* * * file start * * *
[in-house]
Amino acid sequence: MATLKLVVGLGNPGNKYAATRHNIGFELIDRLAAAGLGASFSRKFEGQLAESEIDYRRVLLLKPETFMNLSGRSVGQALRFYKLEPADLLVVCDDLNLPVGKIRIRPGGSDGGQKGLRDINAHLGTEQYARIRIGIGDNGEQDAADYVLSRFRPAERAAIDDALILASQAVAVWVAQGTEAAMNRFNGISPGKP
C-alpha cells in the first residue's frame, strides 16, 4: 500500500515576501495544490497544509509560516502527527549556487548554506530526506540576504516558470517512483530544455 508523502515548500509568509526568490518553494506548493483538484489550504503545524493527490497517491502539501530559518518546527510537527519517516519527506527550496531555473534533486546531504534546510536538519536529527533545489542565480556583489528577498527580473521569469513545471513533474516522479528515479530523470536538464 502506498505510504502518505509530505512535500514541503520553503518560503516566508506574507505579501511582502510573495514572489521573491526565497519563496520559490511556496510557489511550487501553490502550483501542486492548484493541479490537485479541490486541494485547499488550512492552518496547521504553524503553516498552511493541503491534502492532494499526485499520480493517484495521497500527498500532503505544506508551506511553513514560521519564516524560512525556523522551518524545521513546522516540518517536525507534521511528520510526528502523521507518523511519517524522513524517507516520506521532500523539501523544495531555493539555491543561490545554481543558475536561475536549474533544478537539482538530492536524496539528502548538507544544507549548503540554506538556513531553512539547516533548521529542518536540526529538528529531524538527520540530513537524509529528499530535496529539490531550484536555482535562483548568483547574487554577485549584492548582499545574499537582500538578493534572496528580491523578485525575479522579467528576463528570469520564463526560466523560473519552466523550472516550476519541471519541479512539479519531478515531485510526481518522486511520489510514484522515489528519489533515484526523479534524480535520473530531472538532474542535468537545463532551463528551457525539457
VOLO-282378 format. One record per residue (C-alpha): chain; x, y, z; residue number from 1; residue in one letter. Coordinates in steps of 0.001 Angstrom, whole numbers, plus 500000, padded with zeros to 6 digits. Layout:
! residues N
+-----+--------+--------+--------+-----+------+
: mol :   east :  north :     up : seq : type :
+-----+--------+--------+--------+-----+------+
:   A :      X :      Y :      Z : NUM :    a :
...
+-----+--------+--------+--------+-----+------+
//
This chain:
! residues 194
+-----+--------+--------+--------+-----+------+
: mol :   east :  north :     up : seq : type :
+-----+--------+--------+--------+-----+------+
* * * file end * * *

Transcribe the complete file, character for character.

[in-house]
Amino acid sequence: MATLKLVVGLGNPGNKYAATRHNIGFELIDRLAAAGLGASFSRKFEGQLAESEIDYRRVLLLKPETFMNLSGRSVGQALRFYKLEPADLLVVCDDLNLPVGKIRIRPGGSDGGQKGLRDINAHLGTEQYARIRIGIGDNGEQDAADYVLSRFRPAERAAIDDALILASQAVAVWVAQGTEAAMNRFNGISPGKP
C-alpha cells in the first residue's frame, strides 16, 4: 500500500515576501495544490497544509509560516502527527549556487548554506530526506540576504516558470517512483530544455 508523502515548500509568509526568490518553494506548493483538484489550504503545524493527490497517491502539501530559518518546527510537527519517516519527506527550496531555473534533486546531504534546510536538519536529527533545489542565480556583489528577498527580473521569469513545471513533474516522479528515479530523470536538464 502506498505510504502518505509530505512535500514541503520553503518560503516566508506574507505579501511582502510573495514572489521573491526565497519563496520559490511556496510557489511550487501553490502550483501542486492548484493541479490537485479541490486541494485547499488550512492552518496547521504553524503553516498552511493541503491534502492532494499526485499520480493517484495521497500527498500532503505544506508551506511553513514560521519564516524560512525556523522551518524545521513546522516540518517536525507534521511528520510526528502523521507518523511519517524522513524517507516520506521532500523539501523544495531555493539555491543561490545554481543558475536561475536549474533544478537539482538530492536524496539528502548538507544544507549548503540554506538556513531553512539547516533548521529542518536540526529538528529531524538527520540530513537524509529528499530535496529539490531550484536555482535562483548568483547574487554577485549584492548582499545574499537582500538578493534572496528580491523578485525575479522579467528576463528570469520564463526560466523560473519552466523550472516550476519541471519541479512539479519531478515531485510526481518522486511520489510514484522515489528519489533515484526523479534524480535520473530531472538532474542535468537545463532551463528551457525539457
VOLO-282378 format. One record per residue (C-alpha): chain; x, y, z; residue number from 1; residue in one letter. Coordinates in steps of 0.001 Angstrom, whole numbers, plus 500000, padded with zeros to 6 digits. Layout:
! residues N
+-----+--------+--------+--------+-----+------+
: mol :   east :  north :     up : seq : type :
+-----+--------+--------+--------+-----+------+
:   A :      X :      Y :      Z : NUM :    a :
...
+-----+--------+--------+--------+-----+------+
//
This chain:
! residues 194
+-----+--------+--------+--------+-----+------+
: mol :   east :  north :     up : seq : type :
+-----+--------+--------+--------+-----+------+